Buried in the fine print of the latest QuickTime update (7.0.4) is a mention of improved H.264 performance. Having heard some talk on the professional video mailing lists that the latest update can be problematic for Final Cut Pro and Avid users, I opted to use my PowerBook as a testing platform. My test file was a 10 second, 720×486 uncompressed 10-bit QuickTime file. Using QT Pro’s “Export to iPod” option in 7.0.3 , the file took an insanely long 2 minutes 12 seconds to encode to an iPod-friendly .m4v file. After upgrading to QT 7.0.4, the file encoded in 38 seconds, almost 3.5x faster. Not bad. (PowerBook is a 1 GHz G4 with 1 gigabyte of RAM.)
Though I haven’t been able to figure a way to get an H.264 encoded file out of Compressor 2 that will load onto the video capable iPods, I have been able to encode valid MPEG-4 files that work. I’ve found that 512 Kbps works well on the iPod. This setting doesn’t look as crisp as H.264 encoded material, but is passable on the small screen. I don’t consider it acceptable for NTSC display.
Pictured are the settings I use. Don’t forget to resize the material to 320×240 in the format tab (circled).
It’s surprising Apple hasn’t released an update to Compressor 2 to address the H.264 shortcoming. I would expect one shortly.
I’ve gotten a lot of mail asking about alternatives to the QuickTime Pro Export to iPod preset for H.264 encoded media that will transfer and play to an iPod. The Apple preset is easy and yields excellent results, but apparently the deinterlacing algorithms are the cause of the excrutiatingly slow encoding process. Also, the 750 kilobits per second data rate makes for some pretty chunky files. My Curb Your Enthusiasm episodes are over 200 megabytes apiece. This is a fine setting for video destined to be played on an NTSC monitor, but it’s overkill if the iPod is the video’s final destination.
Here are my alternative settings. They render three times faster than the Export to iPod preset and take up about a third less disk space. I find the results look good on the iPod.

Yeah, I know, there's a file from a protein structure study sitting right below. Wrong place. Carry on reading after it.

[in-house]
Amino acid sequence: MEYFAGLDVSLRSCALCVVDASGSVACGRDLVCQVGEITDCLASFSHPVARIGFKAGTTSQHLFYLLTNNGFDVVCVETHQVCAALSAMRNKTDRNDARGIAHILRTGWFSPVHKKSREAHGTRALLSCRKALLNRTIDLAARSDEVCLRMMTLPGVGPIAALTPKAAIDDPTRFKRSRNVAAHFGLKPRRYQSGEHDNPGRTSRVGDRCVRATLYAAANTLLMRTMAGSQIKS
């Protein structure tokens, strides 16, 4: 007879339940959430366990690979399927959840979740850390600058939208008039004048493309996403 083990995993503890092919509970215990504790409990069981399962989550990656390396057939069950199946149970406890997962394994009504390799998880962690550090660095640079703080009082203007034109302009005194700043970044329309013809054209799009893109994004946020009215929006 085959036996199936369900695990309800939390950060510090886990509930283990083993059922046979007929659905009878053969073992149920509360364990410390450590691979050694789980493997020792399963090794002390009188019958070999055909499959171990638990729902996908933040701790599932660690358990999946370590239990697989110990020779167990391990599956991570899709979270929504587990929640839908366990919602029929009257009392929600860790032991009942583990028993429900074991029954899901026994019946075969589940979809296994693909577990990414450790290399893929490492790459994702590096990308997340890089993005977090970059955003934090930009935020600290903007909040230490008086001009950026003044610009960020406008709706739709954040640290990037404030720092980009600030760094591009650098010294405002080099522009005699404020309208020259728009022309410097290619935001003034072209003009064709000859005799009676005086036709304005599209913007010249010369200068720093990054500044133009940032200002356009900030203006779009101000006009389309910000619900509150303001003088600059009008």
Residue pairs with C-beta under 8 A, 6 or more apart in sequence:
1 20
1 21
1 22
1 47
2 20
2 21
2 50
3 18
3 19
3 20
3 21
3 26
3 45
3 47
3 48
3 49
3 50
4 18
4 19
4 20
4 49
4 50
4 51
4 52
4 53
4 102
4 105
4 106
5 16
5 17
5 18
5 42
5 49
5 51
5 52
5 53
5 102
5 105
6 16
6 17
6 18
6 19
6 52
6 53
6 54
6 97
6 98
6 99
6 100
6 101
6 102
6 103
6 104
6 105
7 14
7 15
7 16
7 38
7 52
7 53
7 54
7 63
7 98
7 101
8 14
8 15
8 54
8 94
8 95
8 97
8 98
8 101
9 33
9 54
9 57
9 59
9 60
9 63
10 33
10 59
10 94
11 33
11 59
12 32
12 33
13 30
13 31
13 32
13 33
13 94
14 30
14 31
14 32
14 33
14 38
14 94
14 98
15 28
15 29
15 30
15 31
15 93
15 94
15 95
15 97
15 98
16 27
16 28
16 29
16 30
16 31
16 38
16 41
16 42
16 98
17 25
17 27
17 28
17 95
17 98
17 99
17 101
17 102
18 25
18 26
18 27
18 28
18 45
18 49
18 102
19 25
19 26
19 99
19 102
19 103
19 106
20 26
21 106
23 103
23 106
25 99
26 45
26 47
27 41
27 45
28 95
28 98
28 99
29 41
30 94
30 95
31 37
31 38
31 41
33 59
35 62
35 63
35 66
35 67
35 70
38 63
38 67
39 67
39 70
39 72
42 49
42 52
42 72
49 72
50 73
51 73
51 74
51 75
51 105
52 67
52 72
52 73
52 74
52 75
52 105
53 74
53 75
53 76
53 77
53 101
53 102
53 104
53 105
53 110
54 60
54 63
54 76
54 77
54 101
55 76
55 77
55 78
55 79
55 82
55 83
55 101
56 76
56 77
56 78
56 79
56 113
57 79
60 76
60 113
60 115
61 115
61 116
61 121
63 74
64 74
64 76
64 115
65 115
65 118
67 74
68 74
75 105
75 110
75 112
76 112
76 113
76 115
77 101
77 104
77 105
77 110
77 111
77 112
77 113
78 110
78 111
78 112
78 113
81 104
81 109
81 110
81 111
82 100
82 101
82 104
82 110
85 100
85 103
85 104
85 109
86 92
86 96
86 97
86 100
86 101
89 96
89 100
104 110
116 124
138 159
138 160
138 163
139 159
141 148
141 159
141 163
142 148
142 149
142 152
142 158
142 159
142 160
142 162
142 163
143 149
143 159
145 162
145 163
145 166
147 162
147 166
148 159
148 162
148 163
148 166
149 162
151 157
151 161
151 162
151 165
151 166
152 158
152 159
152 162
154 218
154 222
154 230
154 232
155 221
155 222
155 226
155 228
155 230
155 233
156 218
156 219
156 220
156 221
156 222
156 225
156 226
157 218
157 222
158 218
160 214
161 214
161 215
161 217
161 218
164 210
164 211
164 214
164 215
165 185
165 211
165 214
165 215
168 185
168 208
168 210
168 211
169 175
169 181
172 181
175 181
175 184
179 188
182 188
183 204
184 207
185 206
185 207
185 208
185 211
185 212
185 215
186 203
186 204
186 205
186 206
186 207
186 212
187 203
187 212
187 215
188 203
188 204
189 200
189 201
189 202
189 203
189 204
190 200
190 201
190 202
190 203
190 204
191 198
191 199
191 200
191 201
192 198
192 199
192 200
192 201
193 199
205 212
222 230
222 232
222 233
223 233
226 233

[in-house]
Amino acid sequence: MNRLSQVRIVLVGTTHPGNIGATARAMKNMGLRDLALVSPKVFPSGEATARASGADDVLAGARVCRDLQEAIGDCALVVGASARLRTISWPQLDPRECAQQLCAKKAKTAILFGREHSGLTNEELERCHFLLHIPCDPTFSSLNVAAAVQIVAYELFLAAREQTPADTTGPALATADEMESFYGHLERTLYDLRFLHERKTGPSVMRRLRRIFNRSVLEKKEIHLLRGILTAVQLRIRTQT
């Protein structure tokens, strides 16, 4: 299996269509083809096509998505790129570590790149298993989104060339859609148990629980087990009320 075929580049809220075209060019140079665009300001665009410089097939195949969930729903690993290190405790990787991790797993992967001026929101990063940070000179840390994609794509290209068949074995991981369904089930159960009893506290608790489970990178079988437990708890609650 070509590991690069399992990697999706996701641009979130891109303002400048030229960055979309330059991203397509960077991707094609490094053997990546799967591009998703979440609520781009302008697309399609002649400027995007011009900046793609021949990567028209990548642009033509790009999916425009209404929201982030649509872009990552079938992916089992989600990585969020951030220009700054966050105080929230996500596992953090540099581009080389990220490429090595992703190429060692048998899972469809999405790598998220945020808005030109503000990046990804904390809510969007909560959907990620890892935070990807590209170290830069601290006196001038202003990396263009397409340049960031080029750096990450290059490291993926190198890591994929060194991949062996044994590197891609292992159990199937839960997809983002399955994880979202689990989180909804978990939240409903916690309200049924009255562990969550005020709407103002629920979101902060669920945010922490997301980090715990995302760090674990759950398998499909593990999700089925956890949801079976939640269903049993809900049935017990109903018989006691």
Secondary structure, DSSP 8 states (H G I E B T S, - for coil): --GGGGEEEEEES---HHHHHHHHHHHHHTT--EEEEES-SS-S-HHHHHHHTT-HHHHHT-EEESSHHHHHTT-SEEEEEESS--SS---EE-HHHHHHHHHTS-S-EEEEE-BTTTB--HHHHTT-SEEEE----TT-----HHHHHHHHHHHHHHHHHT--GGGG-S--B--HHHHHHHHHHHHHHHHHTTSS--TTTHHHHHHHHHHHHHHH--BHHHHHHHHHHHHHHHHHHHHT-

In the QuickTime Pro Player, select Export -> Movie to MPEG-4.
In the file format selection window make sure to select MP4 instead of the default MP4 (IMSA). That will make the H.264 codec available in the Video Format window. Select the 320×240 QVGA setting for Image Size. I haven’t experimented with the keyframe settings yet. If anyone has, please leave a comment below. I’ve set the data rate to 512 kbits, but if the content is mostly talking heads in a studio or other non-taxing content, then 250 – 350 kbits may be fine.
Next, click the video options button. Restricting the profiles to main and baseline yields a file that will play on first generation iPod. Switching to single pass encoding also speeds improves the render times.
Ars Technica has a tutorial that uses the shareware FFMPEGX utility. I haven’t gotten to create an iPod-friendly video yet, but will report back if I do. In the meantime I’ll continue experimenting with Compressor 2 as well.
Here’s a quick tutorial for those who want to get a video podcast up in short order. You’ll need is the following:
Open the movie with the QuickTime Pro Player and select Export from the File menu. From the Options menu select “Movie to iPod video (320×240). Save the file, making sure not to remove or change the m4v file extension. Be prepared to wait. Apple wants your video to look good, so it defaults to the H.264 codec and encodes using 2-pass VBR. On my PowerBook it was taking something like 3x real time to encode. Once you get the hang of this you can experiment with other encoding methods, but for now this delivers a darn good picture even if it takes forever and uses a bit of bandwidth (750 kbs/sec).
If you don’t have QT 7, you can use QT 6. Export as an MPEG-4 file with the mP4 extension. You will have to set the raster size and the bit rate manually in Options. The mp4 codec yields a lower quality image at the same bit rate as H.264, but encodes a lot faster.
Create the XML file for iTunes or another RSS reader to access. This document is served like a web page from a standard web server. Rather than go through the steps one by one, I’ve created a template. Just go through the template and replace anything written in all caps. You’ll see what I mean once you’re in there. Make sure you save this file as text-only. I prefer to edit these in Dreamweaver or with BBEdit.
FTP the files to the web server.
In iTunes 6, select Podcasts in the left column. Under the Advanced menu, select Subscribe to Podcast. Enter the URL of the XML file you created. Your video will begin downloading in iTunes.